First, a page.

ARLINGTON HEIGHTS, Ill. - Arlington Heights got its first up close and personal look at the future home of the Chicago Bears – if, that is, the organization moves forward with purchasing and developing Arlington Park.
"I want to stress from the outset, we want to be good neighbors," said Chicago Bears Chairman George McCaskey.
McCaskey and other team leaders presented their plans Thursday night during an informational community meeting, which drew hundreds of attendees into John Hersey High School’s gymnasium.
The Bears organization showcased preliminary plans to create a destination for fans – comprised of a world-class stadium and an adjacent mixed-use entertainment district that could be utilized year-round.
It's a project that could take more than 10 years to complete.
"If this project is completed, what do we get? A world-class home for the Chicago Bears after a more than 100 year search," said McCaskey. "What do you get? A world-class facility, parks, housing, restaurants, hotel, and other community improvements."
Less than half of the 326-acre property would make up the stadium and parking. While the Bears have yet to determine capacity, officials said the new facility would hold significantly more fans than Soldier Field.
The enclosed stadium was not discussed in detail, and team leaders said stadium renderings would come much later on.
If the organization moves forward with purchasing Arlington Park, it would build its new stadium just east of Illinois Route 53 and south of Northwest Highway. The property, for decades, drew crowds to watch horse racing and partake in off-track betting.
Many residents are already sold.
"It would be a great opportunity to have a beautiful new stadium blocks from my house, we could actually walk there with my kids and grandkids," said Jeff Podlasek, who lives in Arlington Heights.
Others are intrigued by the idea, but say it will take a lot of work to make it happen.
"There’s a lot that needs to be done, but the potential for what this can do for the region, I think this has the possibilities of being a real, real positive impact for the northwest suburbs, in terms of an economic engine," said Elliott Hartstein, former Mayor of Buffalo Grove.
Some residents are opposed to taxpayer dollars being used on the project.
While the Bears do not plan to seek public funding for the stadium itself, they do for other parts of the development.
McCaskey said Thursday, that if they do not receive infrastructure support and property tax certainty, this project will not be able to move forward.
In an apparent attempt to justify public help for the broader development amid local resistance, the Bears rolled out a series of tantalizing numbers to describe the potential economic impact of the project.
The numbers include: a $9.4 billion impact for "Chicagoland"; $3.9 billion in overall "labor income" at $601 million a year; 48,000 jobs, 9,750 of them "long-term" positions; $16 million in annual tax revenue, in addition to property taxes for Arlington Heights.
The project would also generate $51.3 million in tax revenue for the state of Illinois and $9.8 million for Cook County, according to the economic impact study done for the Bears.
Americans for Prosperity Illinois, a social welfare organization, does not want to see taxpayers foot the bill for any of it.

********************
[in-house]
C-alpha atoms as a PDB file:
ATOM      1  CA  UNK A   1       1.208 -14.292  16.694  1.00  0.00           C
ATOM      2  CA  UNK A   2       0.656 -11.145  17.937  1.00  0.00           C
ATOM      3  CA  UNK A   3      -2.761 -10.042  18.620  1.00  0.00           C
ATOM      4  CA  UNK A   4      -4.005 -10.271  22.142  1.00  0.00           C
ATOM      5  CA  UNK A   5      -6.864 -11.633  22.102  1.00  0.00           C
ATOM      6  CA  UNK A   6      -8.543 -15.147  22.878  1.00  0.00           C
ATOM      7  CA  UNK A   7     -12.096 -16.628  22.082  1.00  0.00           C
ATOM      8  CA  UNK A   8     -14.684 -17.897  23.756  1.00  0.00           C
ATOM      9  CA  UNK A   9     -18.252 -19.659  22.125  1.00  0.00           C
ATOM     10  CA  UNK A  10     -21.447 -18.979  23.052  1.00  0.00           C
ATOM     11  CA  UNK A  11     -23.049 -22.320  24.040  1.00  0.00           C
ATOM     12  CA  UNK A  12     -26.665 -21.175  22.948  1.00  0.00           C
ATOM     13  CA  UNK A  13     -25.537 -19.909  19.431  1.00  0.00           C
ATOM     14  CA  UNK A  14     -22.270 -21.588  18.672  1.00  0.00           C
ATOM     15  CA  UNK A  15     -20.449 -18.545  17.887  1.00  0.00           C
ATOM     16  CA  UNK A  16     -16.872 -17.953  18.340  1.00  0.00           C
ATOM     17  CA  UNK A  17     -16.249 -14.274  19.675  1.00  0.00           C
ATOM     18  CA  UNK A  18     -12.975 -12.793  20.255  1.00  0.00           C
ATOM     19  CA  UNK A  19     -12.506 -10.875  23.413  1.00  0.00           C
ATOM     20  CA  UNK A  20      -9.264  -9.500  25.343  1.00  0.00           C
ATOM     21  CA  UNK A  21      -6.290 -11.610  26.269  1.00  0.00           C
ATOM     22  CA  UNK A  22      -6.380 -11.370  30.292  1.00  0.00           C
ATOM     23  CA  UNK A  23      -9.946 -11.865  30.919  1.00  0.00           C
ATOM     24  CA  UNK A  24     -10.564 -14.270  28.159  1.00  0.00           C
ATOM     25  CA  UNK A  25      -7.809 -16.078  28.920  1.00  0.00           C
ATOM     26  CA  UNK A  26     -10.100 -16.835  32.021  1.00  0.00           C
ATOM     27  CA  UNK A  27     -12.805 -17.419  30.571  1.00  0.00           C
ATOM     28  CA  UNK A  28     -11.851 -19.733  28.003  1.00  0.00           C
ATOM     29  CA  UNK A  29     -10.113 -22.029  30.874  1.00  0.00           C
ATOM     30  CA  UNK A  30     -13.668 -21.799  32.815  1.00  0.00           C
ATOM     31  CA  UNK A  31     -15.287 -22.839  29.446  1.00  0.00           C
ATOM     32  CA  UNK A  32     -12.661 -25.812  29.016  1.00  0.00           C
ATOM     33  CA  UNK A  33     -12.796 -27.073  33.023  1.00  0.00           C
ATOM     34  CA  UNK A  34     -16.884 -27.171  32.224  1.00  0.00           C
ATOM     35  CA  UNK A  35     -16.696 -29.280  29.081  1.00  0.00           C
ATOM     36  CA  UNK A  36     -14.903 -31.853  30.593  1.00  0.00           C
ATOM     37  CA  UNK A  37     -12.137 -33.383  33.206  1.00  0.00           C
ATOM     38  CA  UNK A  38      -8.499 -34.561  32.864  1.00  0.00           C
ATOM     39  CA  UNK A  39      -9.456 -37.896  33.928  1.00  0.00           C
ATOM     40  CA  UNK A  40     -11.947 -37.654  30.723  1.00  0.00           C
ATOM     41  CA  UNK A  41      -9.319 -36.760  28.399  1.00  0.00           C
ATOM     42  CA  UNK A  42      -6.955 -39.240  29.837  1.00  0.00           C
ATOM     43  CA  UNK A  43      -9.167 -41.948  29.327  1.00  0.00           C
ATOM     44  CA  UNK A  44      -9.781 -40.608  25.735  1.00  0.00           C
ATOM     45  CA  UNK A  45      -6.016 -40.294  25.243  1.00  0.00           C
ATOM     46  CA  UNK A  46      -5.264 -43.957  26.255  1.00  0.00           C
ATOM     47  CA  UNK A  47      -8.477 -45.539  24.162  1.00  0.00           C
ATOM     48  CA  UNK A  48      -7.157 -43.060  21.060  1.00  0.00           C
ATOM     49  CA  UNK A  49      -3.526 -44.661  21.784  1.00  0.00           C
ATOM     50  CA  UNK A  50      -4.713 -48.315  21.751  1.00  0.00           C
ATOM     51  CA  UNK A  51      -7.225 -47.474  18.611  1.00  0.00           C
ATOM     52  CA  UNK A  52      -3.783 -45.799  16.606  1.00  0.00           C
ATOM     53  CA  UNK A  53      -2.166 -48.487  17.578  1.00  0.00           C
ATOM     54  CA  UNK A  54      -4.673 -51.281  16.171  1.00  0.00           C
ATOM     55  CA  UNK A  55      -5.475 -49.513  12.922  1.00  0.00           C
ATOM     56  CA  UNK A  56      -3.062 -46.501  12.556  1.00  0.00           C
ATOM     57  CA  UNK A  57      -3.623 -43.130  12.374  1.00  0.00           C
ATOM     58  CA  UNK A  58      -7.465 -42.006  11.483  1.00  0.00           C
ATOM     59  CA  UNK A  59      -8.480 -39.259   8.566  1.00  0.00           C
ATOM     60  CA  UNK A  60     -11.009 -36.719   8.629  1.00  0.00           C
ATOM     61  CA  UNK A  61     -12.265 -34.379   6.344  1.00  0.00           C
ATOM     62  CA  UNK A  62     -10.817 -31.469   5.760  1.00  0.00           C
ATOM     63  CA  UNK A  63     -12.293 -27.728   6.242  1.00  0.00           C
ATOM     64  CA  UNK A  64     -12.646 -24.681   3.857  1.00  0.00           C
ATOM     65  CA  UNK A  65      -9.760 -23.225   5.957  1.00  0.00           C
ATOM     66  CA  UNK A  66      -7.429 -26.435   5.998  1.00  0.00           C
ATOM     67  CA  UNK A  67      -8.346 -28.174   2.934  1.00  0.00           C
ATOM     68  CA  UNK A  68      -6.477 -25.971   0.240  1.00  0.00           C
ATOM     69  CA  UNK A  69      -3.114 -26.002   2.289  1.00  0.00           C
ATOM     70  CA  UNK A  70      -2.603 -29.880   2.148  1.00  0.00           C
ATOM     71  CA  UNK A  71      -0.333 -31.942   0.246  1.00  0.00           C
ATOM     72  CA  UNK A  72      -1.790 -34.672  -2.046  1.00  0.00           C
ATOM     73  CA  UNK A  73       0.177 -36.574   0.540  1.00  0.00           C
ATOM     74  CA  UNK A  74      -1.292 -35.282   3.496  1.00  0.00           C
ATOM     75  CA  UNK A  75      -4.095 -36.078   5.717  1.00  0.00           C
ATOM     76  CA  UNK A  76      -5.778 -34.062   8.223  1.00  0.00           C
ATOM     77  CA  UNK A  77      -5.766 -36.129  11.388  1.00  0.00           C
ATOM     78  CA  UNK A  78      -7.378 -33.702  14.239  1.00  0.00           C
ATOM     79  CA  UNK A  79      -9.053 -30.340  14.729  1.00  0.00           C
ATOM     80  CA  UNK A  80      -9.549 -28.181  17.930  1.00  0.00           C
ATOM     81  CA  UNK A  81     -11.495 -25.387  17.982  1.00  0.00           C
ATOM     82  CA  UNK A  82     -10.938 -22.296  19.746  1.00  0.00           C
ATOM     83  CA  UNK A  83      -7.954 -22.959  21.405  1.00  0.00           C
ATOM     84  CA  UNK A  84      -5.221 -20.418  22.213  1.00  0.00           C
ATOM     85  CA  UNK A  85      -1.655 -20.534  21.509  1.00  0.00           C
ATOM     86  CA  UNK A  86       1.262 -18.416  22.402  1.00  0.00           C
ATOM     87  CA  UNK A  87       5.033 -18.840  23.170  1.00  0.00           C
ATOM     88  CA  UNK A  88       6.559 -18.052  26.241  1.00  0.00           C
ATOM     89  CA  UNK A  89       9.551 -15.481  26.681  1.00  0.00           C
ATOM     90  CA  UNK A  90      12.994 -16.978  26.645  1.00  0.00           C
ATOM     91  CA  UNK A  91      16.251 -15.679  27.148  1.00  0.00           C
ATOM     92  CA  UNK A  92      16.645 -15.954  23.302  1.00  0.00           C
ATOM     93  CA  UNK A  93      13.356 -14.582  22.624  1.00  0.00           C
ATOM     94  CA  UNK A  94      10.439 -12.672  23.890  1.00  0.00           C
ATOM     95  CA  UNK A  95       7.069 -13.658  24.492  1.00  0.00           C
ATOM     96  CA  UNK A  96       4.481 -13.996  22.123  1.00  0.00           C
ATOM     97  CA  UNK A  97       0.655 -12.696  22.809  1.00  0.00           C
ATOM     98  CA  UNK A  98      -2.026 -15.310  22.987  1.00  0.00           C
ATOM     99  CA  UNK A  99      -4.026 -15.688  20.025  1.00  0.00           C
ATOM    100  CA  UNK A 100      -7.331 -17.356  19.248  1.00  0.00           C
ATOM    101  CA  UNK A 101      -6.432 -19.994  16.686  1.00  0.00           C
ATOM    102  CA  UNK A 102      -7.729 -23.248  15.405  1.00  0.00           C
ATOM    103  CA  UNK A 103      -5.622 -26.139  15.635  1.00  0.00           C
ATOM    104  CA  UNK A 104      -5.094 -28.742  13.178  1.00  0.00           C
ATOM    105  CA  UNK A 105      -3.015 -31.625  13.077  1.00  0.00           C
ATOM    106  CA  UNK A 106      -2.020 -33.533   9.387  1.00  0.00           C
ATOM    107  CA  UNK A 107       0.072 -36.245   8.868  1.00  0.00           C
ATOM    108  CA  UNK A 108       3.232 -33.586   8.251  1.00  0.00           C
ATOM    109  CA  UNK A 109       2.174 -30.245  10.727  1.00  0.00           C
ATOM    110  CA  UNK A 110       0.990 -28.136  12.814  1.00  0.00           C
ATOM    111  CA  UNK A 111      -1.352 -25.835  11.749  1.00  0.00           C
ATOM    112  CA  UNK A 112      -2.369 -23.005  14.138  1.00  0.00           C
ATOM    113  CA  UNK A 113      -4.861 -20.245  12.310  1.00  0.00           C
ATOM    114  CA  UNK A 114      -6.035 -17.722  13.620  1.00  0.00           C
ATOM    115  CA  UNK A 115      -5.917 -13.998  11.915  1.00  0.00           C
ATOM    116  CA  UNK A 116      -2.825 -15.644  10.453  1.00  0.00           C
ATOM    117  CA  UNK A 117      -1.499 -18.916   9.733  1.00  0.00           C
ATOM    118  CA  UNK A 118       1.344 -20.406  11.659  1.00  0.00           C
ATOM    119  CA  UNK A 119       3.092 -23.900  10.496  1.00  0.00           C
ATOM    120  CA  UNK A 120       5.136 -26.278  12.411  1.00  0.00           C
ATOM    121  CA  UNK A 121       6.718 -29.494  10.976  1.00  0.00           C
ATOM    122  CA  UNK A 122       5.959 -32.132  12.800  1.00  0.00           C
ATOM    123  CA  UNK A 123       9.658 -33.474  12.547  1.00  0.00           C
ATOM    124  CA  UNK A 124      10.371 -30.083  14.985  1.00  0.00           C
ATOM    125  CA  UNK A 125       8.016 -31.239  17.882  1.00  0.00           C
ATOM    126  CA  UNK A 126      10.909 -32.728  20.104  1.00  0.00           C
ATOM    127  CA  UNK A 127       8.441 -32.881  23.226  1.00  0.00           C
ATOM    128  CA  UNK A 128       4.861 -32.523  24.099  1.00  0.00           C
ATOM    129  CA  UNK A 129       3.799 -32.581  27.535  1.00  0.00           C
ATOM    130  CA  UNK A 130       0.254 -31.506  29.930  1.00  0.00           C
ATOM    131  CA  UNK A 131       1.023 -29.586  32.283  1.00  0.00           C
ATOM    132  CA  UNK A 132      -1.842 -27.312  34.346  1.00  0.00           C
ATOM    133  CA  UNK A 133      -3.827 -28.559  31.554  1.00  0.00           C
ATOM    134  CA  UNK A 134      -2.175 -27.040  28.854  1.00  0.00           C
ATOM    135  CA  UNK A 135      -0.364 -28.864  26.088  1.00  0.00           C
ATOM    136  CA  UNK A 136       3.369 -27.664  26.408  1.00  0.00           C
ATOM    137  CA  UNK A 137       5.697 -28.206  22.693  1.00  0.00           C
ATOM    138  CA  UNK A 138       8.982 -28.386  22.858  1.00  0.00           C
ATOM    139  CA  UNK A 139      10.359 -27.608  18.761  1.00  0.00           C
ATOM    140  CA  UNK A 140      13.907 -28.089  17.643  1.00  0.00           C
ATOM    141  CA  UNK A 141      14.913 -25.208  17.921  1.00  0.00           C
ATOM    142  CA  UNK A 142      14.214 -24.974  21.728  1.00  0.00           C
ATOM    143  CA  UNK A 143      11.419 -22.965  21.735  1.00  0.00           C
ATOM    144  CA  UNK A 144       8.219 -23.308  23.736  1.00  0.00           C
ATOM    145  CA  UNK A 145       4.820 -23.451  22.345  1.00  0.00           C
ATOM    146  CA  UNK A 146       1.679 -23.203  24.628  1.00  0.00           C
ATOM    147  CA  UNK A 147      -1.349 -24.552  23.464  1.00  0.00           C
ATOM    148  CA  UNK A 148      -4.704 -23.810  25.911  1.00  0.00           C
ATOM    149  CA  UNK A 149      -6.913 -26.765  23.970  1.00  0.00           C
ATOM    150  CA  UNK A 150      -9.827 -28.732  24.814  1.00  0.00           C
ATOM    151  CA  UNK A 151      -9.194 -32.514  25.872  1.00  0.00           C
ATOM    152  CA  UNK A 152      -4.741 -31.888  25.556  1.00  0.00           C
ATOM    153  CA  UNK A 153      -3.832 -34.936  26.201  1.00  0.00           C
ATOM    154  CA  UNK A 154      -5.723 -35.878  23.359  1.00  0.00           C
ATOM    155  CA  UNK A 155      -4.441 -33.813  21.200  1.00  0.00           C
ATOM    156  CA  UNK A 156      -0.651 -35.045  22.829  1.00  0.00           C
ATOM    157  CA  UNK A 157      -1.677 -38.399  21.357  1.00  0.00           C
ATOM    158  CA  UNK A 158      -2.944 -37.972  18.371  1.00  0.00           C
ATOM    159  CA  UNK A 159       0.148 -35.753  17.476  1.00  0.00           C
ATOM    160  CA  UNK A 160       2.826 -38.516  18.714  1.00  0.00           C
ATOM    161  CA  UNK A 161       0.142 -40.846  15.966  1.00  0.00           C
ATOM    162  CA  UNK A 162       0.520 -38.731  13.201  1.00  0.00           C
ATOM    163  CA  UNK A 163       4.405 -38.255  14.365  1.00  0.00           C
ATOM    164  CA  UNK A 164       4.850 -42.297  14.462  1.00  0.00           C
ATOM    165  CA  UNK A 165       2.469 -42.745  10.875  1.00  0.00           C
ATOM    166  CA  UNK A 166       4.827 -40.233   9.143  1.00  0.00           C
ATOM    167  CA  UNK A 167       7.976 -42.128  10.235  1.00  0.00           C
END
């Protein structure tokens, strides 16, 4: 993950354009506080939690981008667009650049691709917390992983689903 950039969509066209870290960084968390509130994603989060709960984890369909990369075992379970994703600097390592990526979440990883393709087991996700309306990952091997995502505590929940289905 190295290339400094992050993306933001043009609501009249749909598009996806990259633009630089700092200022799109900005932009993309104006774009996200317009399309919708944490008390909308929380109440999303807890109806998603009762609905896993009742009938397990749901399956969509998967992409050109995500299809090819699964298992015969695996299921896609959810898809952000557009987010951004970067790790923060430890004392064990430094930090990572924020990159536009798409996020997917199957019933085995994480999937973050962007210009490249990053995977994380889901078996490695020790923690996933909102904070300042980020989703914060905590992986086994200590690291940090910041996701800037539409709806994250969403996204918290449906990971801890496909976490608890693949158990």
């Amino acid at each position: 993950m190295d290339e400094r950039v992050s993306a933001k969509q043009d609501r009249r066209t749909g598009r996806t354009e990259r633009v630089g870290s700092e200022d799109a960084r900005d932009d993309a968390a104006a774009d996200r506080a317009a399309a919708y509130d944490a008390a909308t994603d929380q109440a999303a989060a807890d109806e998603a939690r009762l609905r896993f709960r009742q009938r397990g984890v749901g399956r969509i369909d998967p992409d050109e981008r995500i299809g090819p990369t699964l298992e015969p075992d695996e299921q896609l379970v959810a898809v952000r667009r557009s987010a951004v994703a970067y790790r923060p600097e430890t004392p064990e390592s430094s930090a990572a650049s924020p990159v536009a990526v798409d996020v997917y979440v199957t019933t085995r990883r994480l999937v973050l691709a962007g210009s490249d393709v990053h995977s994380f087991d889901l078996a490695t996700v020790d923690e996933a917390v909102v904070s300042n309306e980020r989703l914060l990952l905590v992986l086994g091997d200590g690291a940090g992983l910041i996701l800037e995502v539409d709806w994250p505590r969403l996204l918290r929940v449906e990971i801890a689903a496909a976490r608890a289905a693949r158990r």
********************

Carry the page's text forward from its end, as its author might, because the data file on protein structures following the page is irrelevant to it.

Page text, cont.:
"They have to play by the same rules as everyone else," said Brian Costin, deputy state director, Americans for Prosperity Illinois (AFP-IL).
Costin dropped off 650 resident signatures at Tuesday’s village meeting, calling on the board to pass an ordinance that would restrict Arlington Heights from using taxpayer-funded subsidies to entice the bears into making the move.
"They are almost a $6 billion corporation, they have a huge media deal, they don't need the taxpayer's money," said Costin.
The village board is expected to vote on that ordinance at its next meeting on Monday, Sept. 19.
A letter released by the Bears Tuesday states that the Bears "remain committed to Soldier Field and will honor the terms of its lease" even if a departure earlier than the 2033 expiration date of the lease requires a cash buyout.
"While the prospect of a transit-oriented, mixed-use and entertainment district anchored by a new enclosed stadium is exciting for the Bears and the entire state, there is much more to be done before we can close on the property," the letter states.
"We remain under contract to purchase the property, but there are conditions that must be met in order to be in a position to close. If we do close on the property, it does not guarantee we will develop it. While under contract with the seller of Arlington Park, we will not be discussing or exploring any other alternative stadium sites or opportunities, including renovations of Soldier Field."
Mayor Lori Lightfoot has offered a Hail Mary $2.2 billion plan to put a dome on Soldier Field in a desperate attempt to keep the Bears in Chicago or at least look like she tried her best to keep them if they leave.
Lightfoot said Thursday’s community meeting does nothing to change the dynamic of her efforts to keep the Bears at Soldier Field.
"As I said months ago, we were gonna make a very compelling case for them to stay in the city of Chicago, and I think that we’ve done that," she said at a Tuesday morning news conference.
"We’re gonna continue our discussions [with the Bears]. We’re gonna continue our discussions with the league. As you know, I’m somebody who likes to plan. So, we’ve got Plan B, Plan C and others in the works as well, if the Bears decide they’re gonna abandon the city of Chicago. I hope they don’t. We’re gonna keep fighting that fight as long as we possibly can."